Bernie Sanders speaks at a rally at Bonanza High School in Las Vegas on Sunday. (Photo by Ethan Miller/Getty Images)

YPSILANTI, Mich. -- Democratic presidential hopeful Bernie Sanders met Monday with a small group of residents affected by the contaminated water crisis in Flint, Mich., before addressing a basketball arena filled with an estimated 9,400 supporters here.

The senator from Vermont said his private meeting with seven or eight Flint residents was among the most difficult in his public life, and he confessed that he had not realized “how ugly and how horrible and how terrible” the situation is.

“It is beyond my comprehension in the year 2016 in the United States of America we are poisoning our children,” Sanders told the crowd here at Eastern Michigan University after meeting with Flint residents.

Sanders said one of the women he met with was a mother who has seen her child’s schoolwork deteriorate.

“Can you imagine being a mother, seeing your own baby’s, your own child’s intellectual development deteriorate in front of your very eyes?” Sanders asked.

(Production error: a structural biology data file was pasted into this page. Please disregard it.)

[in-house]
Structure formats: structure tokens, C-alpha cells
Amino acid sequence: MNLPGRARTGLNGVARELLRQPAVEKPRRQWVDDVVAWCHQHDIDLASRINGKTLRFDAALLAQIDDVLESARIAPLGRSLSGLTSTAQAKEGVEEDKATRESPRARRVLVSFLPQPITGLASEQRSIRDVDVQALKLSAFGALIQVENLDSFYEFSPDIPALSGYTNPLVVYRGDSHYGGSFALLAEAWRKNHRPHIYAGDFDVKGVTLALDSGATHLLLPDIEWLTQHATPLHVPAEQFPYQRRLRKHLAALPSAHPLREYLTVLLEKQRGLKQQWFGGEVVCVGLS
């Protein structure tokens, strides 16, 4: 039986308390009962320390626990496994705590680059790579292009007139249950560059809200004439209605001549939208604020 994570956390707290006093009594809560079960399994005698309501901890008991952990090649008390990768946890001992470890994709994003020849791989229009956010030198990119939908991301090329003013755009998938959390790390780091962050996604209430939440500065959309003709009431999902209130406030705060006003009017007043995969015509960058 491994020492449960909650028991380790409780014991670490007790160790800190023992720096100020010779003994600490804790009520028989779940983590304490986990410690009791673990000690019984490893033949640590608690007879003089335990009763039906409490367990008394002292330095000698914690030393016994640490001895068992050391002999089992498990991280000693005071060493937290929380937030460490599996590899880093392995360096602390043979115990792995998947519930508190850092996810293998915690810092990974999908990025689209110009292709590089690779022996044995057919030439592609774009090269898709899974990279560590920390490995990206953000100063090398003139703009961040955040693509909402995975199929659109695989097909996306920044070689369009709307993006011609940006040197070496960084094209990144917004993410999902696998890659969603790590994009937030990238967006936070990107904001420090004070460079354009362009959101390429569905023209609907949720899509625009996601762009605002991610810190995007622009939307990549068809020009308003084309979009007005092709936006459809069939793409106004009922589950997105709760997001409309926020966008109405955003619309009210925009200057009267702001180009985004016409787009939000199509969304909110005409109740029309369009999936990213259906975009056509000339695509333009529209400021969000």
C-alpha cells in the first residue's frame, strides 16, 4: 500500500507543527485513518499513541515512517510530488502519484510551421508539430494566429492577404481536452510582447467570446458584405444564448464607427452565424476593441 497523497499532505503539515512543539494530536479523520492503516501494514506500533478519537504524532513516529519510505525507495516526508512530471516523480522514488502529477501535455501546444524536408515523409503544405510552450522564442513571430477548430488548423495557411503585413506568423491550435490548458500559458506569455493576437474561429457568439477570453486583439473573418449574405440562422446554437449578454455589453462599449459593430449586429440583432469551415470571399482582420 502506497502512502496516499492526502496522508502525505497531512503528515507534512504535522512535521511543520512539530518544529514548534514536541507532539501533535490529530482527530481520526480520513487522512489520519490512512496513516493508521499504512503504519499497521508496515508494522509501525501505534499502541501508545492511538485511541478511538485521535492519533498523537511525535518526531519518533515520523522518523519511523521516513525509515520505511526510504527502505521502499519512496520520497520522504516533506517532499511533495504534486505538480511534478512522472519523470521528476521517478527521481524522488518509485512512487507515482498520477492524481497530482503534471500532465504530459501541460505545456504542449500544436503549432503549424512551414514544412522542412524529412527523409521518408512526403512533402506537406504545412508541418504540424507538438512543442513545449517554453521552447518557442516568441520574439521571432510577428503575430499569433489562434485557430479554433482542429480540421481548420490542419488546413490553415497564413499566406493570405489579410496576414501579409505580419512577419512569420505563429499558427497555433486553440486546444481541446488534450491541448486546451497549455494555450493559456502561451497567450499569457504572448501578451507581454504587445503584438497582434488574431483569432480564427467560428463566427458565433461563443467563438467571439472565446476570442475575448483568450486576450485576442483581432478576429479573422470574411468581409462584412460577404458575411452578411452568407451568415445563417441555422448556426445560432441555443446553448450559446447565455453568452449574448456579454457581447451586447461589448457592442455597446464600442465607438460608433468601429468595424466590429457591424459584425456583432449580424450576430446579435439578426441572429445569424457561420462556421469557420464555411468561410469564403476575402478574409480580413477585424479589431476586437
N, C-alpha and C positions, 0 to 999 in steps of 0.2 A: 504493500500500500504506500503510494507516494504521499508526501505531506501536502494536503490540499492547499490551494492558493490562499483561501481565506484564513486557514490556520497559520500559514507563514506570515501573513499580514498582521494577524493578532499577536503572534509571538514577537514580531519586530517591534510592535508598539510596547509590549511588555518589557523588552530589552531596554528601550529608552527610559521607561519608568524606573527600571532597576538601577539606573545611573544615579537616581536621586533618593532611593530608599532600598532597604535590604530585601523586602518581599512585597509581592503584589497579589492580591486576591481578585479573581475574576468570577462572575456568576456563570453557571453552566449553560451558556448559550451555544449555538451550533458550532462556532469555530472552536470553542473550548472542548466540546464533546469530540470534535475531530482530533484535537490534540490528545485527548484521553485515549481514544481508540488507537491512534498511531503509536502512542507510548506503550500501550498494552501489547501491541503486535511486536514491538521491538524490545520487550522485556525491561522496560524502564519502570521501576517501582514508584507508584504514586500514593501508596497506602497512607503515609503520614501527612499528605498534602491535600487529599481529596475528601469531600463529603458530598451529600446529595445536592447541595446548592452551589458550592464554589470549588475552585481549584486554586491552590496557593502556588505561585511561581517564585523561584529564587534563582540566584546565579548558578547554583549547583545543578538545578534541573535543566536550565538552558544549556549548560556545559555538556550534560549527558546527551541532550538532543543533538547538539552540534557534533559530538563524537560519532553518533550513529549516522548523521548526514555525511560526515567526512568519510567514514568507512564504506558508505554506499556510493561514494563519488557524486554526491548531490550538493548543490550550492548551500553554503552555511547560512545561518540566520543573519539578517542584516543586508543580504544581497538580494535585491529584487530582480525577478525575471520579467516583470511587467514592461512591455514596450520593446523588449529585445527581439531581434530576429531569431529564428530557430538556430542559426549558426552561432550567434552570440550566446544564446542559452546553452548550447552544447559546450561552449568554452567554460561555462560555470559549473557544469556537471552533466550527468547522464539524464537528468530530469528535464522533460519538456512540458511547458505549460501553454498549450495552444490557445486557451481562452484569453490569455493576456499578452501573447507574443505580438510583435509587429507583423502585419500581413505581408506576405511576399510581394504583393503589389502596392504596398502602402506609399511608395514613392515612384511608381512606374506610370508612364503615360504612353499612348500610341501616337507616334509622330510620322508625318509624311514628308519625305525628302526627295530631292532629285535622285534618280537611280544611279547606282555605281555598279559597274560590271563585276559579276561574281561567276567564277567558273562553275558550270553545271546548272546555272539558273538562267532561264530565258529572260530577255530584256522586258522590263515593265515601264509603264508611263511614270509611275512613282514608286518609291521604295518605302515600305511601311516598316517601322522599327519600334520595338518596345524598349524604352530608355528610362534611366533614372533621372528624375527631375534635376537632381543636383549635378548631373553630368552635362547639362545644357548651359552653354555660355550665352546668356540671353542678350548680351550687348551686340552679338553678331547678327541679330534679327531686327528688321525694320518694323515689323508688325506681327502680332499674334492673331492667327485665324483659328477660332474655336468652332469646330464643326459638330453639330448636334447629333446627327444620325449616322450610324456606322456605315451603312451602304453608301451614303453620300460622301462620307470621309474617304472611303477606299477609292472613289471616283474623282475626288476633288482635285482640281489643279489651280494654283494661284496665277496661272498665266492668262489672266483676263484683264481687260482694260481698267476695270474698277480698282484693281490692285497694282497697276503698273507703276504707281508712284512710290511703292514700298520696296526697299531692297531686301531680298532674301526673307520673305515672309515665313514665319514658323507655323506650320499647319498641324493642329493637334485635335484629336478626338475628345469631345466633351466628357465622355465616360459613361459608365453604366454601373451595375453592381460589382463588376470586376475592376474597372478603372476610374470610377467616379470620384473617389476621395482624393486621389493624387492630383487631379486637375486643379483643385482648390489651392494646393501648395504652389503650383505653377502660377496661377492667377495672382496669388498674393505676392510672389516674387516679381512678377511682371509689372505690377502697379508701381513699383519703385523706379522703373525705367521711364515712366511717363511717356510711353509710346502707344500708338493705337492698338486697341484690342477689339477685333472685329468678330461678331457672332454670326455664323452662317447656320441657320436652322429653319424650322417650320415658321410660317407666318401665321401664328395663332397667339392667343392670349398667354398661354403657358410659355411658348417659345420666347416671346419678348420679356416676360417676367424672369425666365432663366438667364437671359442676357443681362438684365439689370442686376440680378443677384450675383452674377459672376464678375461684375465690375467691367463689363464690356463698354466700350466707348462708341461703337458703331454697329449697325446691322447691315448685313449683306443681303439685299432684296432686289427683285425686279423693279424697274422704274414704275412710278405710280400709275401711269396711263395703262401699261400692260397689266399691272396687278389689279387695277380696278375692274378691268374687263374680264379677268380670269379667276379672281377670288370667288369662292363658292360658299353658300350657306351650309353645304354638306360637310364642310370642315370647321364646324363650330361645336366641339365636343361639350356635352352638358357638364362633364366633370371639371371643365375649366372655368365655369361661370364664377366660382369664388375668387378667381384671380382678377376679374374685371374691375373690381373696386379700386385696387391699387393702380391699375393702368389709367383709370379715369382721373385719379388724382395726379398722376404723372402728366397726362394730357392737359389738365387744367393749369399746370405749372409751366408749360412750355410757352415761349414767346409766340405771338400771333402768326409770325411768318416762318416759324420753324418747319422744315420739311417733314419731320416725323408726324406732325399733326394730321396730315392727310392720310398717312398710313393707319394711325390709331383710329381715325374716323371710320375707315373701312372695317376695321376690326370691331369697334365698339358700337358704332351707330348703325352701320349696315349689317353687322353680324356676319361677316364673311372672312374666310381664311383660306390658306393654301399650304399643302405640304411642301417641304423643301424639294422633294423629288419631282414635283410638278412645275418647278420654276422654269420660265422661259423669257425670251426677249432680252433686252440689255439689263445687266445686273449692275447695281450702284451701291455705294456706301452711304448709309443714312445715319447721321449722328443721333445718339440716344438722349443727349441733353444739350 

His Democratic rival, Hillary Clinton, has made her advocacy for Flint residents a focal point of her campaign in recent weeks.

The former secretary of state released a new campaign video Monday that features residents of the majority African American city talking about how the poisoned water makes it hard to drink and bathe. Clinton also announced endorsements Monday from three ministers from the city, where a cost-saving decision to switch the water supply resulted in contamination from lead and other sources.

Sanders has called for the resignation of Michigan Gov. Rick Snyder (R) in connection with the crisis but has otherwise taken a lower-key approach. The Vermont senator’s meeting with the Flint residents was closed to the media, aides said, because Sanders did not want to exploit the situation.

Michigan's Democratic primary is March 8.

Addressing a crowd dominated by students in the basketball arena, Sanders spoke for more than an hour about his agenda to confront the “billionaire class” and advance an array of initiatives to help working families.

“The American people are sick and tired of massive and grotesque levels of income and wealth inequality,” Sanders said.

The boisterous crowd interrupted him frequently with applause and chants of “Bernie! Bernie! Bernie!”

During his campaign swing in Michigan, Sanders also planned Monday to address an evening rally of auto workers.